We live in a time of national discord. Americans find themselves adrift in a cultural malaise highlighted by overheated political rhetoric from all sides; a sad resurgence of racial tensions; unrelenting foreign conflict; a distrust of national institutions; and a callous rejection of a once-cherished American past. We see this in the current dismissal by many (most notably in colleges and universities) of the Anglo-Protestant heritage from the American Revolution and early republic eras; of the once seemingly universal, but now historically bankrupt, “lost cause” nostalgia following the Civil War; and of the grand unifying story of Western expansion.
Jefferson crafted the Louisiana Purchase and extended his ambitions to Spanish possessions in the Southwest as well as British Canada in the north, for he envisioned the West as a refuge for oppressed peoples of the corrupt Old World. Yet the author of the Declaration of Independence has recently been roundly condemned for his unenlightened attitude on race.
The public’s general acceptance of the “winning of the West” has changed considerably since the park was envisioned in 1933 and opened in 1967. The original Gateway Arch museum celebrated the pioneer spirit that conquered a wilderness and built America into a world power; the new museum questions these achievements. Visitors learn that Europeans murdered innocent natives and illegally seized their lands; that women and minorities suffered when the supposedly more enlightened rule of colonial France and Spain was replaced by American rule; and that territorial acquisition by warfare was both illegal and immoral.
Removed from the story is the glory of Westward Expansion, which gave rise to a new world power that destroyed the twin evils of Nazi fascism and Soviet communism in the next century.
Attacks on Frontier Heritage
The Gateway Arch changes are part of a systematic attack on our frontier heritage that has been ongoing for several years.
In 1991, Congress renamed Montana’s Custer Battlefield National Monument as Little Bighorn National Monument. In 2016, South Dakota’s Harney Peak, named for Mexican War hero William S. Harney, was renamed Black Elk Peak, in honor of the Sioux warrior.
You can find a quote by Black Elk at the Little Bighorn battlefield visitor’s center: “Know the power that is peace.” Would a quote from Tojo be fitting on the
monument at Pearl Harbor, historian John Carroll asked. A bit extreme, but Black Elk did participate in the 1876 slaughter of Custer’s command.
Kit Carson remains controversial in New Mexico for his 1863 campaign against the Navajos that led to their tragic removal to Bosque Redondo. To defend Carson is “like trying to rehabilitate Adolf Hitler,” a historian at Navajo Community College declared. Carson’s tombstone in Taos was spray-painted with swastikas and “Nazi” in 1990. Residents recently campaigned to strip his name from the city park where he is buried.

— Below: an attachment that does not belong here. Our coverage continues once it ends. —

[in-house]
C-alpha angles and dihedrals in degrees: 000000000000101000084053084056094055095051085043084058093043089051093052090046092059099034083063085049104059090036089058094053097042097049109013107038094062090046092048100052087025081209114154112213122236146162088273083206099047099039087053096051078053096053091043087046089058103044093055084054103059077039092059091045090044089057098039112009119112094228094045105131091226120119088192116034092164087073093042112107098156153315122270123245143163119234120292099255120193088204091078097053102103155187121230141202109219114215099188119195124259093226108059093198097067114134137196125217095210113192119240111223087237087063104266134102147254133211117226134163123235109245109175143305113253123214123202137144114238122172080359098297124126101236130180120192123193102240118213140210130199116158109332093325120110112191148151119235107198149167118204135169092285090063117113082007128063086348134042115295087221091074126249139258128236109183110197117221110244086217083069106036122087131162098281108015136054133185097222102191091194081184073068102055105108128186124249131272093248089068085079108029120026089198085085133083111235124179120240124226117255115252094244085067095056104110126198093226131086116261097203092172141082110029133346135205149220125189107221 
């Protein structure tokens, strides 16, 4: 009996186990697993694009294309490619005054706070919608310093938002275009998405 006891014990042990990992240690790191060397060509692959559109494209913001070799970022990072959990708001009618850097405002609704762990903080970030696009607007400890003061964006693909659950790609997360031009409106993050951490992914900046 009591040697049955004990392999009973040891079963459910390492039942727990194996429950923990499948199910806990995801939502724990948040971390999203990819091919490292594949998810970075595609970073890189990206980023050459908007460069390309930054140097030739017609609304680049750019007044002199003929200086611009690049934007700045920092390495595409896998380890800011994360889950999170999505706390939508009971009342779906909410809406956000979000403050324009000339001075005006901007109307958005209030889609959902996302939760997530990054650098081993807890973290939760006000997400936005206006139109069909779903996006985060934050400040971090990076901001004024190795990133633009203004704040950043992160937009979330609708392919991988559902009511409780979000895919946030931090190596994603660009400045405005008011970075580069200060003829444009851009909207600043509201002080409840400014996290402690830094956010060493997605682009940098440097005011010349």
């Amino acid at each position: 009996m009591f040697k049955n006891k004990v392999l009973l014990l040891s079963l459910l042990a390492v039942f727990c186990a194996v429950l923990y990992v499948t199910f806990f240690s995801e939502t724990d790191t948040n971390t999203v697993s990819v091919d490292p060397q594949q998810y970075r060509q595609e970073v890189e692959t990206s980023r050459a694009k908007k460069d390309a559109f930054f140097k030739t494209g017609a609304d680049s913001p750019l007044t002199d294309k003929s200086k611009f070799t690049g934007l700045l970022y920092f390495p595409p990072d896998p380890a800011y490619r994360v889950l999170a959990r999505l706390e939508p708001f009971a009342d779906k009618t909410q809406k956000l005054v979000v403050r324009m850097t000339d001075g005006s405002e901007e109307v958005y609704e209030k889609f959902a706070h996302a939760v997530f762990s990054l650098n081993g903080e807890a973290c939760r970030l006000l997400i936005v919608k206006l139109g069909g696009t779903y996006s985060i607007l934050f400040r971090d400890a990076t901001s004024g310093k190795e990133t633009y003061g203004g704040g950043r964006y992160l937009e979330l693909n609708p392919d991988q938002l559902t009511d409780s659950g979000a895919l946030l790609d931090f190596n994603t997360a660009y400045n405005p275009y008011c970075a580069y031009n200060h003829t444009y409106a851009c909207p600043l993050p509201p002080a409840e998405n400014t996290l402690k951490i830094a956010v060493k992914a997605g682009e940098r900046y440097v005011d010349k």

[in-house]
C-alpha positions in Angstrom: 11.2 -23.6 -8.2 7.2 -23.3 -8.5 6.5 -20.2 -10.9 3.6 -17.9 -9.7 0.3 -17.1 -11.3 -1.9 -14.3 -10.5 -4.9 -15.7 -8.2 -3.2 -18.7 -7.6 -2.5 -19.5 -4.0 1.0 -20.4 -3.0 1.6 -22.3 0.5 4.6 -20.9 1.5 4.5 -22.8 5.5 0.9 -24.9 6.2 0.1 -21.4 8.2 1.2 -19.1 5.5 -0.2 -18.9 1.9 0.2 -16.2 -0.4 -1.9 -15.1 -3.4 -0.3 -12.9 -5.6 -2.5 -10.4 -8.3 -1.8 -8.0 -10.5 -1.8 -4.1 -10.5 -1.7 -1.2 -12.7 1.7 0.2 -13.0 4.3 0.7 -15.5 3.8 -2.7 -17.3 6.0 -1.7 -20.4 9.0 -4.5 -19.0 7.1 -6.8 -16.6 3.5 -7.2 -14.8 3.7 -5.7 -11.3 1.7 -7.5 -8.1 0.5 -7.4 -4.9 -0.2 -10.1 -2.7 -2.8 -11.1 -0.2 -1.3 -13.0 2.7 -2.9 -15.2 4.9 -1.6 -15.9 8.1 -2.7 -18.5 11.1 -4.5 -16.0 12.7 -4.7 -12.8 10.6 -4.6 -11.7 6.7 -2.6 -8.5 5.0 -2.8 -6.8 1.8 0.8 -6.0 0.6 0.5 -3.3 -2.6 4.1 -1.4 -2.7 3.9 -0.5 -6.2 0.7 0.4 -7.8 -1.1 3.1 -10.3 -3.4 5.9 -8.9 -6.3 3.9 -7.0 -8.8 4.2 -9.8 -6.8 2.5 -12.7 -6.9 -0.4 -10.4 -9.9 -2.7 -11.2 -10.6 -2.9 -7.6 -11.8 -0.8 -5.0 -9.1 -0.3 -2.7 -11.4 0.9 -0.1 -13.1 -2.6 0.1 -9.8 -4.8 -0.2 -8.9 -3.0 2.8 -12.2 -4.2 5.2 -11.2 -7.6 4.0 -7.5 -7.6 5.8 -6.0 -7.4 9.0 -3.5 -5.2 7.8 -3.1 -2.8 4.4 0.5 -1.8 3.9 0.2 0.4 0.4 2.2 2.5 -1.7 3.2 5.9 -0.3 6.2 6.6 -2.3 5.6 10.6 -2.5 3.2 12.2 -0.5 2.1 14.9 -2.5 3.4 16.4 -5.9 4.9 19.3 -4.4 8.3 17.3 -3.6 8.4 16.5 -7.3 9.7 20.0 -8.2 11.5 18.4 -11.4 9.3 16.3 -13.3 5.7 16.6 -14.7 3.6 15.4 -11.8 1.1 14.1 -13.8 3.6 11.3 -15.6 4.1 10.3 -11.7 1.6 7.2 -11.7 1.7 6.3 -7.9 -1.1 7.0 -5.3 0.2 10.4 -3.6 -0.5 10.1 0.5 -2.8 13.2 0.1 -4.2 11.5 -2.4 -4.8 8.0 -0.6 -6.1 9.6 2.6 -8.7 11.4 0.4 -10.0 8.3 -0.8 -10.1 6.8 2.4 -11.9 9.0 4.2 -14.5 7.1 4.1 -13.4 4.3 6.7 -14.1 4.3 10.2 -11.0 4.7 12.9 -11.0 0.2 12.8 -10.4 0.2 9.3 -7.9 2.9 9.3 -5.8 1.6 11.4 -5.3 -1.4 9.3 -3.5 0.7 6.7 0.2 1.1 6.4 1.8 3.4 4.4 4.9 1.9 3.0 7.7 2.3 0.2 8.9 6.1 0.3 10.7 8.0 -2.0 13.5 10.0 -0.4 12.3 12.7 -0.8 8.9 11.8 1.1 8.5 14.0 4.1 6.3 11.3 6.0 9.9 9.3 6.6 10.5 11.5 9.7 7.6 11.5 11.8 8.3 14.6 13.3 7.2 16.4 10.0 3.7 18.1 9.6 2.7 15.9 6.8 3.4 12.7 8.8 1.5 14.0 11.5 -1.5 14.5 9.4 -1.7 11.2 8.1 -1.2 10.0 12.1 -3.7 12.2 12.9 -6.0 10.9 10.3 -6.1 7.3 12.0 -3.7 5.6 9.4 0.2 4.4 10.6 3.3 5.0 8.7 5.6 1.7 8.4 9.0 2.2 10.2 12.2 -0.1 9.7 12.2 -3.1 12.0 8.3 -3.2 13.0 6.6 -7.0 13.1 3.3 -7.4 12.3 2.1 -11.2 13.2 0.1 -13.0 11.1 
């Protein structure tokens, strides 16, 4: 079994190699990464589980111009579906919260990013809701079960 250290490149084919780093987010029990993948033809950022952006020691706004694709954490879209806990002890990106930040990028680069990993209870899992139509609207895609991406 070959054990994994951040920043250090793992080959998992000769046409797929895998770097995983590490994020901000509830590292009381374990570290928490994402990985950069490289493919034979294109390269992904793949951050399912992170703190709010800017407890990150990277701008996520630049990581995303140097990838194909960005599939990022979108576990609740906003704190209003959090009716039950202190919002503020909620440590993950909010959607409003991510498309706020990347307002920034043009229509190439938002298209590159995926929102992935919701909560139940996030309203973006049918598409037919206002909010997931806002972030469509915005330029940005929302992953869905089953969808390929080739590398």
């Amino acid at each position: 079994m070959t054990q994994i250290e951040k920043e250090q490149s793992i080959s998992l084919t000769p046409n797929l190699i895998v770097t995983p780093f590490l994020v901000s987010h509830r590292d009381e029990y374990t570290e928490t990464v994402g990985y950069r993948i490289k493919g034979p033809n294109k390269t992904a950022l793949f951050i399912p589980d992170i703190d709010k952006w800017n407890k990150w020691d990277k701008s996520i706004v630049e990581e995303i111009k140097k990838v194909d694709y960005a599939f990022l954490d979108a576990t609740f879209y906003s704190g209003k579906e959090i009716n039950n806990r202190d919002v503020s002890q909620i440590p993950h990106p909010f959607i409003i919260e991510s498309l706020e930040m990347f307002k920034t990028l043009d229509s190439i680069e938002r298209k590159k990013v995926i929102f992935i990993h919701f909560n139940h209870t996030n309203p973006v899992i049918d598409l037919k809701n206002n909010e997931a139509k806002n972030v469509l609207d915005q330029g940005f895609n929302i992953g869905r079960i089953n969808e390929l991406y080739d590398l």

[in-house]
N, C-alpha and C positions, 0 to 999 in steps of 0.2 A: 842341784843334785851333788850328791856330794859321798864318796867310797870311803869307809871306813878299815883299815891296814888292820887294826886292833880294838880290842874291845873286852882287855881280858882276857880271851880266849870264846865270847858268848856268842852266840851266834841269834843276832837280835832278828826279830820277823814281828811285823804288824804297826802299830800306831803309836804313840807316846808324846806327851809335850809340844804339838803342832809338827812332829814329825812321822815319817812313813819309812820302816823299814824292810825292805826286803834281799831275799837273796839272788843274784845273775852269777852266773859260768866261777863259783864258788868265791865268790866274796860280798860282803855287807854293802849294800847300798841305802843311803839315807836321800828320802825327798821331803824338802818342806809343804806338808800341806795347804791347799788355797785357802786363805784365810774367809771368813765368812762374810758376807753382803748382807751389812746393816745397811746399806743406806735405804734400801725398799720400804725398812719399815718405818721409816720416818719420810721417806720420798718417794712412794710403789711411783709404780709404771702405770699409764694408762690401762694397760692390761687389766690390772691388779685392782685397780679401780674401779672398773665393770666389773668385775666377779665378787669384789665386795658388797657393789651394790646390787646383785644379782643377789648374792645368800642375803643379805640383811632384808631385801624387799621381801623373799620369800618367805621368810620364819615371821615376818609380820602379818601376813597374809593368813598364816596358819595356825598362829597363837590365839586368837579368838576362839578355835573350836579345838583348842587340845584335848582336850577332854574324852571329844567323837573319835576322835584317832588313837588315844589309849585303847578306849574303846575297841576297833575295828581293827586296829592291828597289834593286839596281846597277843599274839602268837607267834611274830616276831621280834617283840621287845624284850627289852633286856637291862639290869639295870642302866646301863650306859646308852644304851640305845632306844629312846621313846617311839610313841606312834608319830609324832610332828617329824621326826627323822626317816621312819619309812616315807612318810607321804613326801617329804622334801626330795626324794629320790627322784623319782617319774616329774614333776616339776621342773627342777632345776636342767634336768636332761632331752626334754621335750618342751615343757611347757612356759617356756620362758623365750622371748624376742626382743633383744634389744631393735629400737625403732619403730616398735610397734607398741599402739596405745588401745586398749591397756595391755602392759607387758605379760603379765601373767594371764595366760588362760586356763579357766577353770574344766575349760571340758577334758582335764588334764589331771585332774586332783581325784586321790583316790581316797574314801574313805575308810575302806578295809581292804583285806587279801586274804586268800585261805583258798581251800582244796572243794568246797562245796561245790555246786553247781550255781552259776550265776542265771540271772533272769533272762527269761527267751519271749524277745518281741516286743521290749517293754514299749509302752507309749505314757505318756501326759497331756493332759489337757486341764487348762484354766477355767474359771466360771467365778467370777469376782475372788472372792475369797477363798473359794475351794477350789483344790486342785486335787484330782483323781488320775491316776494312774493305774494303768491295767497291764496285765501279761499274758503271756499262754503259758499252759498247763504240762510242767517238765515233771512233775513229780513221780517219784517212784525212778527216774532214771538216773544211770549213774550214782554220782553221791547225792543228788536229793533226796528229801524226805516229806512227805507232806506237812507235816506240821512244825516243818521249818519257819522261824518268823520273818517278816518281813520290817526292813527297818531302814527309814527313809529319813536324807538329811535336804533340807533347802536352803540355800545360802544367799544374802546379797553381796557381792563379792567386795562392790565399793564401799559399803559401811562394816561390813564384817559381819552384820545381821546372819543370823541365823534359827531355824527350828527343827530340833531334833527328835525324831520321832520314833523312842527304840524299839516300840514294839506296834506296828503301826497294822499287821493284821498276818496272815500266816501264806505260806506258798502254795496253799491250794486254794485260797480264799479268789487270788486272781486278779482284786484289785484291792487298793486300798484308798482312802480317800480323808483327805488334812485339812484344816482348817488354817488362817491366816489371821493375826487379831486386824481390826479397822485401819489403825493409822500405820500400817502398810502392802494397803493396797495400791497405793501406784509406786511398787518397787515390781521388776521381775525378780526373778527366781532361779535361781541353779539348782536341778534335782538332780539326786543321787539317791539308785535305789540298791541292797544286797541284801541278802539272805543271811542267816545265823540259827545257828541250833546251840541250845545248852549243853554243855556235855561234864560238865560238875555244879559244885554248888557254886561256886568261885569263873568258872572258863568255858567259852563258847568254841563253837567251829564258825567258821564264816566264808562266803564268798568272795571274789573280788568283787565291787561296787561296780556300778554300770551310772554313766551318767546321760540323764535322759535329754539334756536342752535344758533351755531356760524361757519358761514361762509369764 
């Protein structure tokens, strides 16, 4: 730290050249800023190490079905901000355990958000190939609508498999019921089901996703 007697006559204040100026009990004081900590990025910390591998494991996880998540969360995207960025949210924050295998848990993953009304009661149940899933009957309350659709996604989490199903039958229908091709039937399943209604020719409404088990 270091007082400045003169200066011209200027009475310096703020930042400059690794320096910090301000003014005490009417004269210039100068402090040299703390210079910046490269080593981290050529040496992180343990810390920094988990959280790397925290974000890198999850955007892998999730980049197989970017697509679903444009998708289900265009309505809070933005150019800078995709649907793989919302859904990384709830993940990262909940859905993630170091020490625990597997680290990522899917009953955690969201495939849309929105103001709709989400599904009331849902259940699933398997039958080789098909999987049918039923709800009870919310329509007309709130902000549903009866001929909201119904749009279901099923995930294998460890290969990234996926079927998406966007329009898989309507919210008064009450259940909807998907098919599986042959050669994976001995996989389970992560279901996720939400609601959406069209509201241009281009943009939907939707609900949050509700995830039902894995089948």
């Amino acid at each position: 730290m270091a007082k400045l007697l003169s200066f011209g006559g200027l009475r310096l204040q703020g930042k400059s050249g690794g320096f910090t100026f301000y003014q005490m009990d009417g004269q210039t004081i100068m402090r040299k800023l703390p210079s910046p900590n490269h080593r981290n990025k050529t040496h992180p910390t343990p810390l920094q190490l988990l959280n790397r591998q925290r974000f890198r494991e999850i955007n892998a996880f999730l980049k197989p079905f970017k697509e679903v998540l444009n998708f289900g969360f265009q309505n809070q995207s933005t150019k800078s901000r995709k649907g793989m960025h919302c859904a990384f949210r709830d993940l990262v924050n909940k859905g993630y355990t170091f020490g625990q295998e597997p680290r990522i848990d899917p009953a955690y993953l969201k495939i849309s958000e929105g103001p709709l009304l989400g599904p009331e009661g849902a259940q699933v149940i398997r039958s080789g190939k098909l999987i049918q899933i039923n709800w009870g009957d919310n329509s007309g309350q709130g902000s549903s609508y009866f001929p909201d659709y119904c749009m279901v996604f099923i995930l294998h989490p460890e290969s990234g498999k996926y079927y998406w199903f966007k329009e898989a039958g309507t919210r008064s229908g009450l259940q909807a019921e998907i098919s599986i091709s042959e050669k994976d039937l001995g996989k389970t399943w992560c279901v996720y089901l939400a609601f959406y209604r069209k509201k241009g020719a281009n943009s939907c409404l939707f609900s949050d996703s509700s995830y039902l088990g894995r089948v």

The Arcata, California, city council voted to remove a William McKinley statue because he was a proponent of “settler colonialism.” The 25th U.S. President, who was assassinated in 1901, also had his name stripped from the highest peak in North America (now Denali) in 2015. McKinley had served in the Union army during the Civil War, was an advocate of black rights as both governor of Ohio and U.S. President, and is credited with initiating America’s rise to world power.
Texas joined the battle to eradicate Confederate commemorations to the point of an Austin committee suggesting the city should not be named after Stephen F. Austin because he supported slavery. In San Antonio, the city council and heritage advocates are in a heated tussle over an Alamo grounds redesign that includes removing a 1936 Cenotaph monument that fronts the “Shrine of Texas Liberty.” Academics have denounced the Alamo as a monument for slavery and racism, not liberty.
In June 2018, the American Library Association stripped Laura Ingalls Wilder’s name from the title of its prestigious children’s book award because her books reflect “dated cultural attitudes toward indigenous people and people of color that contradict modern acceptance, celebration, and understanding of diverse communities.”
In July, New Mexico’s Fiesta de Santa Fe caved in to Indian protests and dropped the century-old “Entrada” re-enactment of Don Diego de Vargas’s 1692 reentry into Santa Fe after the 1680 Pueblo Revolt had expelled the Spanish.
An Ancient Prejudice
The dismissal of the West by the East is an ancient prejudice. During colonial times, frontier folks were disdained as dangerous characters of low breeding, prone to democratic anarchy and fits of violence. Politics were controlled by New England and Virginia elites who were still rather similar to their English forbearers.
During the 1820s, Americans began to search for an identity separate from their European ancestors. The powerfully symbolic deaths of Thomas Jefferson and John Adams on the 50th anniversary of the Declaration of Independence provided a major impetus; the new generation felt keenly the passing of the revolutionary generation, not unlike the present uneasiness at the passing of the WWII generation. Americans turned to the West in search of new figures to lead the country forward—men who were masters of both a hostile environment and their own destiny.
The 1828 election of Andrew Jackson as U.S. President marked a shift in political power to the new West, ushering in the so-called “Age of the Common Man.” The martyrdom of Davy Crockett at the Alamo and the celebrated explorations of Kit Carson and John Frémont all served to mark bold frontiersmen as ideal Americans.